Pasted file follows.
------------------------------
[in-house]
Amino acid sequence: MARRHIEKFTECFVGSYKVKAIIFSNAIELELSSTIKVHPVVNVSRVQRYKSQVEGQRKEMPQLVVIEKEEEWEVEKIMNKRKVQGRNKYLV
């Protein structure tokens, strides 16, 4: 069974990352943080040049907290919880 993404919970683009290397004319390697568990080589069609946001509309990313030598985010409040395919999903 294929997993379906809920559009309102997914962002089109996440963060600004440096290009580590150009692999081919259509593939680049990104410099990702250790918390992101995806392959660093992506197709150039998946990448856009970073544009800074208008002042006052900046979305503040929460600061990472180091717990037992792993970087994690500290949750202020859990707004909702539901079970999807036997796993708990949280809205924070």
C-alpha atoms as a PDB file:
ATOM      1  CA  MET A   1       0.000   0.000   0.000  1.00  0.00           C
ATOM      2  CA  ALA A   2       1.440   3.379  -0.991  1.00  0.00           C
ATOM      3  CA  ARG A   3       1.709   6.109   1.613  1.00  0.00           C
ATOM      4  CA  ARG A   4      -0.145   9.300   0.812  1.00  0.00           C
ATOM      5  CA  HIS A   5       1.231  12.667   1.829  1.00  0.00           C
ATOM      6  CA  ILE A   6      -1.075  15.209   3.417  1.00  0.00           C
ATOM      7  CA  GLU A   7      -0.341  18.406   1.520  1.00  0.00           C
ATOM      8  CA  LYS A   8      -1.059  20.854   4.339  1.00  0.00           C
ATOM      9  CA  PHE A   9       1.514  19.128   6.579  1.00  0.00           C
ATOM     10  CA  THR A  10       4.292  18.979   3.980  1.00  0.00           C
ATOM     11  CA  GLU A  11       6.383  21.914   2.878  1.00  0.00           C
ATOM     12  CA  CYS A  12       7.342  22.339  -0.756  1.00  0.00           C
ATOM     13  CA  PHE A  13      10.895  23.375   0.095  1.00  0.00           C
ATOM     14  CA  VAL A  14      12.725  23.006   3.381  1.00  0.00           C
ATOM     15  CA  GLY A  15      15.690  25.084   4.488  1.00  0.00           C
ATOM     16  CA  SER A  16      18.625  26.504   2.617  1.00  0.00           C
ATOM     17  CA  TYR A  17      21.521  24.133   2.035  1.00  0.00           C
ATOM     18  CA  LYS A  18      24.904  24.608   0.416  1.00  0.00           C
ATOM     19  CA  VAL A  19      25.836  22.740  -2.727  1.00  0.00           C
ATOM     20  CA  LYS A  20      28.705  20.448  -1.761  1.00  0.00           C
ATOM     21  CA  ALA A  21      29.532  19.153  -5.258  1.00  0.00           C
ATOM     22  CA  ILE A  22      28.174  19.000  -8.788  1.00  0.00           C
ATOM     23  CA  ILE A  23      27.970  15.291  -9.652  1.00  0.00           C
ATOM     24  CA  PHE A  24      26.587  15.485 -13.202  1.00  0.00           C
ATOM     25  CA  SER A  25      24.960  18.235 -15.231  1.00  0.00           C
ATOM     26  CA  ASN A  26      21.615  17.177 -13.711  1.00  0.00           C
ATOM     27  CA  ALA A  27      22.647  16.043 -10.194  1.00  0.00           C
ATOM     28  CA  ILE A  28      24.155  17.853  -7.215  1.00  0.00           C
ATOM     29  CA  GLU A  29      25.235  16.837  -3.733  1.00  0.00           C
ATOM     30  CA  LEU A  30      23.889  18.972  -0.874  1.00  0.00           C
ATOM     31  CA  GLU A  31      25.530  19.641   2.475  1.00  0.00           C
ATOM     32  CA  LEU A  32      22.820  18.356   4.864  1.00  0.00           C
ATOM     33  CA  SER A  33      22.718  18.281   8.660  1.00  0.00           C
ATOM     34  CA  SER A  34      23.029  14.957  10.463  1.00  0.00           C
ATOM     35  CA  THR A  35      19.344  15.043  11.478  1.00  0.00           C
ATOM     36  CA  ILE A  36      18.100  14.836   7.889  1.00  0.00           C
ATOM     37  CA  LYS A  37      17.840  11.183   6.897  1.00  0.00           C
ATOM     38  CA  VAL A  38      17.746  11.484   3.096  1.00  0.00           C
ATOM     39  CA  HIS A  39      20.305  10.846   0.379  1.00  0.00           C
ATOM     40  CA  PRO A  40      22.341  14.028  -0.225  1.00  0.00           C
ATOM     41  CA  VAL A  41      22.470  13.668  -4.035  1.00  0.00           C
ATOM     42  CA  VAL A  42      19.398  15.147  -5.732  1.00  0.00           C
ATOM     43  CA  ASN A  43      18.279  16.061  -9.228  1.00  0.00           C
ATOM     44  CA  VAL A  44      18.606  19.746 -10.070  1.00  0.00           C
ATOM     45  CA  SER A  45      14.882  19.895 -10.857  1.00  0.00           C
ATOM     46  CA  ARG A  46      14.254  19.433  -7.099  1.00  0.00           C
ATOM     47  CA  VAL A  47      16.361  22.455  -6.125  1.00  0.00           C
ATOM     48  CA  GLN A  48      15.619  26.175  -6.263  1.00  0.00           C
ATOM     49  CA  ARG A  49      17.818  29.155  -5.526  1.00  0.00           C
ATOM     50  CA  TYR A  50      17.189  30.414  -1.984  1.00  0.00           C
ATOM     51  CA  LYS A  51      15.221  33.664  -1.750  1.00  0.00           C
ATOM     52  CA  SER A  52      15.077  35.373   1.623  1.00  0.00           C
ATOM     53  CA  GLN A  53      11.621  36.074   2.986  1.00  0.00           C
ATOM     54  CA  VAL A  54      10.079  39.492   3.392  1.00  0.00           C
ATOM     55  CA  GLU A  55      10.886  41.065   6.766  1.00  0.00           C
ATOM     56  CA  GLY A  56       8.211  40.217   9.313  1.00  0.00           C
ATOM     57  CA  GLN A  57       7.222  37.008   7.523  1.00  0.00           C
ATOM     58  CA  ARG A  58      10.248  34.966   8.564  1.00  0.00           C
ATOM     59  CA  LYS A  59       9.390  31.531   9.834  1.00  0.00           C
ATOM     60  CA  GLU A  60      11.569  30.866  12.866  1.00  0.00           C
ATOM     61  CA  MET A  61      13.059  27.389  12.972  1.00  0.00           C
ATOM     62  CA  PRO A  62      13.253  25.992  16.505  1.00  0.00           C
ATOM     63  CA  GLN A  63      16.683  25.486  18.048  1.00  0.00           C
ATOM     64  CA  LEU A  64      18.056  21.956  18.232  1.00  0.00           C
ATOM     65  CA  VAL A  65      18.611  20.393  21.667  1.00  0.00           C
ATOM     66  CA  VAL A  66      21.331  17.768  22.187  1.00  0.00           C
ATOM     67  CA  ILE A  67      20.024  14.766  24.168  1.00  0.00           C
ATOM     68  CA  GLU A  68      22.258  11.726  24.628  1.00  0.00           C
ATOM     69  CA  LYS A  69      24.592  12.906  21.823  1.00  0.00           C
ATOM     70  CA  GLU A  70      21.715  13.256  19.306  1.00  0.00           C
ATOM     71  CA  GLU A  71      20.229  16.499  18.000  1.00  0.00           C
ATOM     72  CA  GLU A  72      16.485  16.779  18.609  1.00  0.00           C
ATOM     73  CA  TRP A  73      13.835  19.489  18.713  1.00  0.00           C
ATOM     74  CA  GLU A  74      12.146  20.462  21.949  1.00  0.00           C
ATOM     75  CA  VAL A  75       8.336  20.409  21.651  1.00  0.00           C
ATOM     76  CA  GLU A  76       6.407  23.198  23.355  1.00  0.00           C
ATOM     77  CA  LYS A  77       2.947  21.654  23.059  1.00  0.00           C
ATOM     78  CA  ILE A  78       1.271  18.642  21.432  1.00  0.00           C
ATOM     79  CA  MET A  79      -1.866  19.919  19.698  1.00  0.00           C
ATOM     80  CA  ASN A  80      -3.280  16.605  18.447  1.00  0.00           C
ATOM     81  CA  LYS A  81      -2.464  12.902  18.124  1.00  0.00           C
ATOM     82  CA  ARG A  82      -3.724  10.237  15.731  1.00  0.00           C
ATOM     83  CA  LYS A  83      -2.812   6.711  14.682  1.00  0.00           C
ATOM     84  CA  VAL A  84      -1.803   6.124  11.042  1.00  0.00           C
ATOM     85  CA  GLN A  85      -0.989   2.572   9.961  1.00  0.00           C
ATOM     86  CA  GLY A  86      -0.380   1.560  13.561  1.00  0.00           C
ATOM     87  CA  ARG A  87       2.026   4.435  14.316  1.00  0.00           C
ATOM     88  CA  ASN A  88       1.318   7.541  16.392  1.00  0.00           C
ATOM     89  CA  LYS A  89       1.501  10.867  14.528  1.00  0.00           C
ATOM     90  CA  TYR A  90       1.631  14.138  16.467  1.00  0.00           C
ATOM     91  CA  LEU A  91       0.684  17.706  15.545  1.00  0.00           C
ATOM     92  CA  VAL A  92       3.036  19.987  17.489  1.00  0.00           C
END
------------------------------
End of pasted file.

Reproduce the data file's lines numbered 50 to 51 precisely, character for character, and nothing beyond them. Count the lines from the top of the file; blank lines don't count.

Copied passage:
ATOM     46  CA  ARG A  46      14.254  19.433  -7.099  1.00  0.00           C
ATOM     47  CA  VAL A  47      16.361  22.455  -6.125  1.00  0.00           C